That incredible spine of yours is essentially made up of vertebra, stacked together with intervertebral discs which provide cushion and connection(ligament like) between the vertebrae. Then you have a weaving of ligaments and muscles that run the length of your back, and finally bands of fascia, the most substantial of those being the thick band of fascia called the thoracolumbar fascia. To decompress muscle, fascia, ligament, and discs, you essentially need to unload their active role with gravity, posturally help them create space, and influence the return of fluid(either blood or interstitial fluid) to help them reset. The following positions of this passive-style stretch are effective because they address each of those components.
● As a ‘supported’ stretch, your muscles should not be contracting to support the spine up
● Each stretch offers gentle opening/length to the lumbar spine, and thus unloads the
compression and expression of fluid in the intravertebral discs (which is thought to rehydrate when you sleep).
● Each posture stretches your fascia through a soft pull, so when you come out of the stretch the interstitial fluids surges back into the cell matrix and hydrate your fascia, making it more supple.
SELECTED STRETCHES FOR SPINAL DECOMPRESSION
1. Supported Low Back decompression using pillows: lie face down and center one or 2 pillows under your hip crease and rest flat. Your head should be supported on one of both folded arms. It is important to try to relax any tension you may notice in the belly.
2. Lying prone over a large exercise ball. You want to ‘turtle’ the body over the ball and roll the ball’s arc up and down the low lumbar. Try to hang the head for this stretch. Due to the pressure of the ball pressing into the abdomen, you may find it feels nice to rest back on your knees for a minute here and there over the duration of this stretch. It’s also important to come out of this stretch nice and slow, resting upright for a moment before trying to stand up.
3. Feet up the wall. This stretch is lovely for those bodies that express low back tightness because of overly tight hamstrings. It is also great because it can easily incorporate the passive chest stretch as well, and then you reap all the benefits highlighted in Carla’s article.
4. Legs resting over the couch stretch. This stretch is great if you have a tighter-tight low back, it is also very gentle to the lumbar spine, and allows the psoas to remain soft.
The last point I would like to address with this type of stretch is the nervous system. To give any of the above stretches optimal opportunity, take the 10-15 minutes of decompression for your mind. Rest it. Listen to soothing music, perhaps a nature sounds track, tune into a breath practice, but absolutely axe your mobile phone from this time. I also recommend the use of a timer to ensure the full duration of time is devoted to this practice...as Carla reminds us, it’s ‘passive’ and that can make it easier for our active selves to run away!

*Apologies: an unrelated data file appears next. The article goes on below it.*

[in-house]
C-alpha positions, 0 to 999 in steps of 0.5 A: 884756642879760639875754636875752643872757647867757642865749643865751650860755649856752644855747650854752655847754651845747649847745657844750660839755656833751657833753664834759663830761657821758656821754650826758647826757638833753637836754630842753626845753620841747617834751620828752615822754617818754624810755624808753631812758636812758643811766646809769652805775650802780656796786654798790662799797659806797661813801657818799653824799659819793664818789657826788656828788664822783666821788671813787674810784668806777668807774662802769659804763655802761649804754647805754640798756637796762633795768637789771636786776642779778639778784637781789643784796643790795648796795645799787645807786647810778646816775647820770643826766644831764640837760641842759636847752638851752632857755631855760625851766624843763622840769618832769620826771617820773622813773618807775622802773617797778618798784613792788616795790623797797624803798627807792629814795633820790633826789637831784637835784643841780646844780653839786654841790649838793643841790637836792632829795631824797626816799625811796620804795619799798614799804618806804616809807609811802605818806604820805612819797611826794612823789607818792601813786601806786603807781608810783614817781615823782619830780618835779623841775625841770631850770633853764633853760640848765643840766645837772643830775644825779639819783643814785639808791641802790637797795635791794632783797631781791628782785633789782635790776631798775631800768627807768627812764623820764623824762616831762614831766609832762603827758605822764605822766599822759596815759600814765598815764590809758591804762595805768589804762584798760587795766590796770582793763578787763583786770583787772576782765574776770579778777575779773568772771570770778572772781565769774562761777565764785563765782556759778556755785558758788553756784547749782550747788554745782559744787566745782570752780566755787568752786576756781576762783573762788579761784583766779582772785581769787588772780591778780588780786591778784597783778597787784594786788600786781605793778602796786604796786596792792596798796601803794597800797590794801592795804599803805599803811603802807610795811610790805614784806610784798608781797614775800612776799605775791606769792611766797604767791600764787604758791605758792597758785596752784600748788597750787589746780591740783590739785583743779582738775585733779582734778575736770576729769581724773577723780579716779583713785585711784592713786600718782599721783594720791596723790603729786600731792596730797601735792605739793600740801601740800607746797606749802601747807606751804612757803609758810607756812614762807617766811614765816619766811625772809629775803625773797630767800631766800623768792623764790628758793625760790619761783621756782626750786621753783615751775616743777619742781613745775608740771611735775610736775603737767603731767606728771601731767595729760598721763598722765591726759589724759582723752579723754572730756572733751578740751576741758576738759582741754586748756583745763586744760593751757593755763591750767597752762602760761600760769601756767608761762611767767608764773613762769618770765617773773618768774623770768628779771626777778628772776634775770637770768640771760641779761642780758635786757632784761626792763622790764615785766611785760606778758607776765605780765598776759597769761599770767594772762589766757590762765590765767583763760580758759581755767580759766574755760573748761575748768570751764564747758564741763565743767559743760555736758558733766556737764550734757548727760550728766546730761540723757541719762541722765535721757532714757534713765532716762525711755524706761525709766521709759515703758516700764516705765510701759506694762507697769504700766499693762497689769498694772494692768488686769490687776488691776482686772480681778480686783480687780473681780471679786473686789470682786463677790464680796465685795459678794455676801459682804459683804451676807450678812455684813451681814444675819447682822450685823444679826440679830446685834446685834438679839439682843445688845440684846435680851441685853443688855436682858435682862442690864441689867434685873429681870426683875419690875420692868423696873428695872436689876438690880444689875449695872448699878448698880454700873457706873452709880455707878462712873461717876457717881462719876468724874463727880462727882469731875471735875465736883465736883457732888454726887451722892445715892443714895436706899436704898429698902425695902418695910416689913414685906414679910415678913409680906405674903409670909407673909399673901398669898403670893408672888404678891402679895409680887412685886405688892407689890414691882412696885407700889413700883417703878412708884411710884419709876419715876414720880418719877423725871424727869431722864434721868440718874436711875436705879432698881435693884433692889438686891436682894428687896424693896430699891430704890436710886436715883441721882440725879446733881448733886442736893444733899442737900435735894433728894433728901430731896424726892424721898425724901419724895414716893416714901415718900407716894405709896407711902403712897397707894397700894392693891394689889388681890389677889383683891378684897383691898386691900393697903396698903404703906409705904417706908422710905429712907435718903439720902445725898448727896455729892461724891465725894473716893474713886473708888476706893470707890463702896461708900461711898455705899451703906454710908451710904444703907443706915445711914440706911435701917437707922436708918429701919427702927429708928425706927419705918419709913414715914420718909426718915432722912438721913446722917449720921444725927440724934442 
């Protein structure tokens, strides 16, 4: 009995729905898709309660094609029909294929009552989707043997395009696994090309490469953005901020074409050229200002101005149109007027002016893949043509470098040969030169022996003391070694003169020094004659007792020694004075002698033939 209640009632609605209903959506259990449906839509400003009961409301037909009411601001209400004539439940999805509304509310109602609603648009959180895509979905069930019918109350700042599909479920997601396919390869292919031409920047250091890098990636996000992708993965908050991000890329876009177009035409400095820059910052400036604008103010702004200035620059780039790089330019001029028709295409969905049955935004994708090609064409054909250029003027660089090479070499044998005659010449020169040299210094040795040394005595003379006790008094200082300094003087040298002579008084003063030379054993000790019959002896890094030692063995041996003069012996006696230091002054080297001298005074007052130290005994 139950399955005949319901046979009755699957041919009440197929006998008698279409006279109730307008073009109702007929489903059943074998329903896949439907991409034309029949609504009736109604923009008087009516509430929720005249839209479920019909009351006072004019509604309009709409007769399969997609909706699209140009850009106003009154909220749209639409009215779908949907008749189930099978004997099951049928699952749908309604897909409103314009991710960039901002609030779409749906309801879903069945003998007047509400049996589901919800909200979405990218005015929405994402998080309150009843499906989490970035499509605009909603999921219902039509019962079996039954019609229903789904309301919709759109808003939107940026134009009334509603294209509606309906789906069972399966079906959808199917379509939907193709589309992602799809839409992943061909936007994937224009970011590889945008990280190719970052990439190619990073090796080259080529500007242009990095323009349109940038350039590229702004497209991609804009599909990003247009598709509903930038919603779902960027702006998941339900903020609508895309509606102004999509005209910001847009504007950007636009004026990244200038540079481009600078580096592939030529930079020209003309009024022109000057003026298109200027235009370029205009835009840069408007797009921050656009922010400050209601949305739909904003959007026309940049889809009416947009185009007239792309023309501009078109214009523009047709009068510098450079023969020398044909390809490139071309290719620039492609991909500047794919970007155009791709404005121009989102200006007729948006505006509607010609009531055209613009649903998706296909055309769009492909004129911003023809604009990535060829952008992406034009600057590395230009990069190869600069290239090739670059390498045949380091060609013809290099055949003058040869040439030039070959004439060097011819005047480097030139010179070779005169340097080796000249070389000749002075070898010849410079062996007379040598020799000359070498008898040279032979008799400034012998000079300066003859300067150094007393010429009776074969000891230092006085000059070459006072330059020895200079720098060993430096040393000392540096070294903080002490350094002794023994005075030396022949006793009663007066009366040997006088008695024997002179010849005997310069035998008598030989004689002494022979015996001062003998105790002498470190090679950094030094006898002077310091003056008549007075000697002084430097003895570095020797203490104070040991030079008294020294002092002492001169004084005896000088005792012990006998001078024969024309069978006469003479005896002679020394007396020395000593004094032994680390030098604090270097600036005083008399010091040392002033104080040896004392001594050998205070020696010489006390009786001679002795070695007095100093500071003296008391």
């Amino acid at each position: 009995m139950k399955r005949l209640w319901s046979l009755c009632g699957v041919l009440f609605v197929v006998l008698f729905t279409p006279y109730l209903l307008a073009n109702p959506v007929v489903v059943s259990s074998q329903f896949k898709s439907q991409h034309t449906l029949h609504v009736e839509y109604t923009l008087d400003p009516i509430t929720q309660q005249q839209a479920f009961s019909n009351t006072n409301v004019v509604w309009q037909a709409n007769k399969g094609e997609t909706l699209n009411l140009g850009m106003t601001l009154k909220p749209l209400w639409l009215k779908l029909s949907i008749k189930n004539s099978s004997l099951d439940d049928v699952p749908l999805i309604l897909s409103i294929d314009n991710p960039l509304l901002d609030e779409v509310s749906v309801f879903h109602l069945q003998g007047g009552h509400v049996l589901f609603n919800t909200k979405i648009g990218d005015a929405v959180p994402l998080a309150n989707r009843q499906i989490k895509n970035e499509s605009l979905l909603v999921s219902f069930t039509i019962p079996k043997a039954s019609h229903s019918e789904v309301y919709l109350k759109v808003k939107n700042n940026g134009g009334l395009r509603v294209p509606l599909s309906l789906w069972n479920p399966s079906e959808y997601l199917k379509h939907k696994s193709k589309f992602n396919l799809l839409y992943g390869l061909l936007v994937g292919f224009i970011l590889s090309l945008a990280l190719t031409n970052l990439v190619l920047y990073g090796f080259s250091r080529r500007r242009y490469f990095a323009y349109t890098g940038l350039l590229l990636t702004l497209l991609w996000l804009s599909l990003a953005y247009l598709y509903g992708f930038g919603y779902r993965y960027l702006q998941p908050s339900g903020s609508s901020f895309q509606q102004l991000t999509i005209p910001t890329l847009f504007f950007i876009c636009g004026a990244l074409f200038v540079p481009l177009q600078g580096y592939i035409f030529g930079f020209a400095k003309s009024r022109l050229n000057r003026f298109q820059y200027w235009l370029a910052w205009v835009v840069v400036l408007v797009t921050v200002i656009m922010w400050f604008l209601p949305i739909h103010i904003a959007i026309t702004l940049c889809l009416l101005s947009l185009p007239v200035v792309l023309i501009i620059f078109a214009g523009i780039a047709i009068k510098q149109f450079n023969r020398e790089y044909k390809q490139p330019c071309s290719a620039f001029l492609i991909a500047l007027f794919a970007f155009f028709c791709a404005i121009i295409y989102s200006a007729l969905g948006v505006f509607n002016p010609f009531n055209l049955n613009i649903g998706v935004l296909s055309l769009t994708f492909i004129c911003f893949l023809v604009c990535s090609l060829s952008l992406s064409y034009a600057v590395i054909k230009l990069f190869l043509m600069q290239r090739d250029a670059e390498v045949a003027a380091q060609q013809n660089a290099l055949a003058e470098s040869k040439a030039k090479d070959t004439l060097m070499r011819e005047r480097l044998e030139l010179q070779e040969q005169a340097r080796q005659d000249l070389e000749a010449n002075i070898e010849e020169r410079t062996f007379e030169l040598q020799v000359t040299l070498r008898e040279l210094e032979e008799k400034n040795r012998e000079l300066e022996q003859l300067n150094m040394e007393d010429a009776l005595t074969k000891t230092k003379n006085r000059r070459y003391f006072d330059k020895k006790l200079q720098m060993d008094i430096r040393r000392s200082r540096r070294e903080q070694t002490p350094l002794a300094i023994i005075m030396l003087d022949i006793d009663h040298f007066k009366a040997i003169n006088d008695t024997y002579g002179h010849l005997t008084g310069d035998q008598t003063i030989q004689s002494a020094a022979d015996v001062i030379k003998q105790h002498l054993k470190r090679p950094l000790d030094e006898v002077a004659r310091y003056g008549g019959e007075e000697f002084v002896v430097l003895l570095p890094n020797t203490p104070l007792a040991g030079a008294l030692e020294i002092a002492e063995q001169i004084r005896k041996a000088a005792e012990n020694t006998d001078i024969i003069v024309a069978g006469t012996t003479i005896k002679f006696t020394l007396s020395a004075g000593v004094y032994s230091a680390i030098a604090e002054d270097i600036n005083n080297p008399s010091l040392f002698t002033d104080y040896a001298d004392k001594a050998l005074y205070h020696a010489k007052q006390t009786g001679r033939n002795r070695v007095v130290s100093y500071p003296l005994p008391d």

The above stretches represent some of the more gentle ways to decompress the low back. Set up can vary based on your accessibility. I hope one of the options can help support your spine unload for a spell. Modifications and contraindications are always a foot, so if you have any concerns as to whether you are a good candidate for one of the stretches please feel free to email me with any questions or concerns.
In good health,
I tried static stretching after workouts once my muscles were warm and loosened up, but that only seem to help me avoid being tight afterwards, not necessarily increasing my flexibility. I got a bit more effectiveness out of passive stretching, but still not to the degree that I desired. Once I started taking some yoga classes regularly last year I began to notice even more results. So I started googling to find “yoga stretches” to do, which I don’t even know if that’s a thing, but it was worth a try. A video about dynamic stretching popped up that claimed to increase flexibility. I was skeptical and cautious of such promises — especially since I’d never even heard of “dynamic stretching” before — but decided to give it a shot.
By the end of the 30 minute video I was sweating, like I’d gotten a decent workout in, and my muscles and tendons felt great. Now I was getting somewhere! That was about three months ago, and with combining the dynamic stretch with a static stretch (and a dedicated daily yoga practice), I’ve actually noticed a difference and made progress.
So... what is it?
When doing a dynamic stretch, you are contracting the opposite muscle/muscle group in order to force a full extension of the stretching muscle. This is done in reps, much like other exercises. Plus, you’re physically moving your body, and your mind has to concentrate to isolate and control, so to me it felt like I was actually “doing something”. Dynamic stretching can be done even on cold muscles which makes them a great way to warm up prior to a regular workout routine.
For example, my hamstrings and calf muscles are the muscle groups that are the tightest for me. I’ll get into a sort of lunge position and by moving slowly back and forth, flexing to get a full extension in my leg, for 10 reps. Then I lengthen into a comfortable position and flex my foot back and forth for 10 reps. Afterwards I hold a full extension in a static stretch for 15 seconds.
The “why” behind the increase in flexibility with this method is still trying to be understood by science. There are a lot of studies that show many benefits of adding dynamic stretching to an exercise routine, but not yet on what is actually going on internally to cause these effects.
For me, the proof is in the pudding as they say. Perhaps it doesn’t really matter why, just that I feel it’s working.
All the best,